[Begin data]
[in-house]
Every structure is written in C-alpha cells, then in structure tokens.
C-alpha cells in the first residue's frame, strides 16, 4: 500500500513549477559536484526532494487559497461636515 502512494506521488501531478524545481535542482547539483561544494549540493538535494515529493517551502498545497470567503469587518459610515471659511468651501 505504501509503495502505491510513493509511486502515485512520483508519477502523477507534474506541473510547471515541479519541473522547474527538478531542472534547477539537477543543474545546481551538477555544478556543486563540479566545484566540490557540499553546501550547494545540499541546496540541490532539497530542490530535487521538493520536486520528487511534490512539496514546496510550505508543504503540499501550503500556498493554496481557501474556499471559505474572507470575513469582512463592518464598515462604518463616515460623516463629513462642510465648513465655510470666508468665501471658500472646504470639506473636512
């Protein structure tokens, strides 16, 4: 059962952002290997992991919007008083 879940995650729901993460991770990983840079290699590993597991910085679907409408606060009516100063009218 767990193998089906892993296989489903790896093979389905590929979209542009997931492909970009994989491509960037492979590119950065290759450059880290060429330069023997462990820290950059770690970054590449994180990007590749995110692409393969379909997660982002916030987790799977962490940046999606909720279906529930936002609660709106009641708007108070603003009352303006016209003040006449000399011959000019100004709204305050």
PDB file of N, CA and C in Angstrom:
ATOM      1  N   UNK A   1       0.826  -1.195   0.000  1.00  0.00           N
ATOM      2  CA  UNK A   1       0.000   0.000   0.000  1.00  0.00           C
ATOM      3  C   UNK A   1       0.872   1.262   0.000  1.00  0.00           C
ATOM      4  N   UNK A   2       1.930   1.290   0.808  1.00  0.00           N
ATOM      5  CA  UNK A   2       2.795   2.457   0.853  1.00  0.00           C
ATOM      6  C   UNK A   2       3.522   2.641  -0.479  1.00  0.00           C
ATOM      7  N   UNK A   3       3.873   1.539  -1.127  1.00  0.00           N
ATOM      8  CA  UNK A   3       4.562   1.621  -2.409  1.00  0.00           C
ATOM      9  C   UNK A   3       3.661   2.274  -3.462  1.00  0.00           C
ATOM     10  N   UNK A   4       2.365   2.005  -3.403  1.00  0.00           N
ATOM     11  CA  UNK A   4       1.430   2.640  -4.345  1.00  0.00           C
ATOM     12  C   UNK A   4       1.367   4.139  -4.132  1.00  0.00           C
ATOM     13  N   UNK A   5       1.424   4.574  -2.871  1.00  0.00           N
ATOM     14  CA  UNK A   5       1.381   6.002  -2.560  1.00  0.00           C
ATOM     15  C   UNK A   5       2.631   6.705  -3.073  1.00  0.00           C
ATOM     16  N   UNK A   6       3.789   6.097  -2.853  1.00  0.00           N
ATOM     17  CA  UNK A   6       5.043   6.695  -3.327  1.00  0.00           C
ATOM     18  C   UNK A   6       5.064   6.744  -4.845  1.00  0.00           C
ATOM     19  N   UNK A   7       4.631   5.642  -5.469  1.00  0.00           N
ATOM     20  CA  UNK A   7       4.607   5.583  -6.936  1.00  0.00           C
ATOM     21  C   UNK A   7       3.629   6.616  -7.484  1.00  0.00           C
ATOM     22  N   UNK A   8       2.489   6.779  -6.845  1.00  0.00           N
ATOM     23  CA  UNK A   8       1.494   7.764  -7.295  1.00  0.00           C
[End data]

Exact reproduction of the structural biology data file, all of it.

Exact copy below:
[in-house]
Every structure is written in C-alpha cells, then in structure tokens.
C-alpha cells in the first residue's frame, strides 16, 4: 500500500513549477559536484526532494487559497461636515 502512494506521488501531478524545481535542482547539483561544494549540493538535494515529493517551502498545497470567503469587518459610515471659511468651501 505504501509503495502505491510513493509511486502515485512520483508519477502523477507534474506541473510547471515541479519541473522547474527538478531542472534547477539537477543543474545546481551538477555544478556543486563540479566545484566540490557540499553546501550547494545540499541546496540541490532539497530542490530535487521538493520536486520528487511534490512539496514546496510550505508543504503540499501550503500556498493554496481557501474556499471559505474572507470575513469582512463592518464598515462604518463616515460623516463629513462642510465648513465655510470666508468665501471658500472646504470639506473636512
């Protein structure tokens, strides 16, 4: 059962952002290997992991919007008083 879940995650729901993460991770990983840079290699590993597991910085679907409408606060009516100063009218 767990193998089906892993296989489903790896093979389905590929979209542009997931492909970009994989491509960037492979590119950065290759450059880290060429330069023997462990820290950059770690970054590449994180990007590749995110692409393969379909997660982002916030987790799977962490940046999606909720279906529930936002609660709106009641708007108070603003009352303006016209003040006449000399011959000019100004709204305050």
PDB file of N, CA and C in Angstrom:
ATOM      1  N   UNK A   1       0.826  -1.195   0.000  1.00  0.00           N
ATOM      2  CA  UNK A   1       0.000   0.000   0.000  1.00  0.00           C
ATOM      3  C   UNK A   1       0.872   1.262   0.000  1.00  0.00           C
ATOM      4  N   UNK A   2       1.930   1.290   0.808  1.00  0.00           N
ATOM      5  CA  UNK A   2       2.795   2.457   0.853  1.00  0.00           C
ATOM      6  C   UNK A   2       3.522   2.641  -0.479  1.00  0.00           C
ATOM      7  N   UNK A   3       3.873   1.539  -1.127  1.00  0.00           N
ATOM      8  CA  UNK A   3       4.562   1.621  -2.409  1.00  0.00           C
ATOM      9  C   UNK A   3       3.661   2.274  -3.462  1.00  0.00           C
ATOM     10  N   UNK A   4       2.365   2.005  -3.403  1.00  0.00           N
ATOM     11  CA  UNK A   4       1.430   2.640  -4.345  1.00  0.00           C
ATOM     12  C   UNK A   4       1.367   4.139  -4.132  1.00  0.00           C
ATOM     13  N   UNK A   5       1.424   4.574  -2.871  1.00  0.00           N
ATOM     14  CA  UNK A   5       1.381   6.002  -2.560  1.00  0.00           C
ATOM     15  C   UNK A   5       2.631   6.705  -3.073  1.00  0.00           C
ATOM     16  N   UNK A   6       3.789   6.097  -2.853  1.00  0.00           N
ATOM     17  CA  UNK A   6       5.043   6.695  -3.327  1.00  0.00           C
ATOM     18  C   UNK A   6       5.064   6.744  -4.845  1.00  0.00           C
ATOM     19  N   UNK A   7       4.631   5.642  -5.469  1.00  0.00           N
ATOM     20  CA  UNK A   7       4.607   5.583  -6.936  1.00  0.00           C
ATOM     21  C   UNK A   7       3.629   6.616  -7.484  1.00  0.00           C
ATOM     22  N   UNK A   8       2.489   6.779  -6.845  1.00  0.00           N
ATOM     23  CA  UNK A   8       1.494   7.764  -7.295  1.00  0.00           C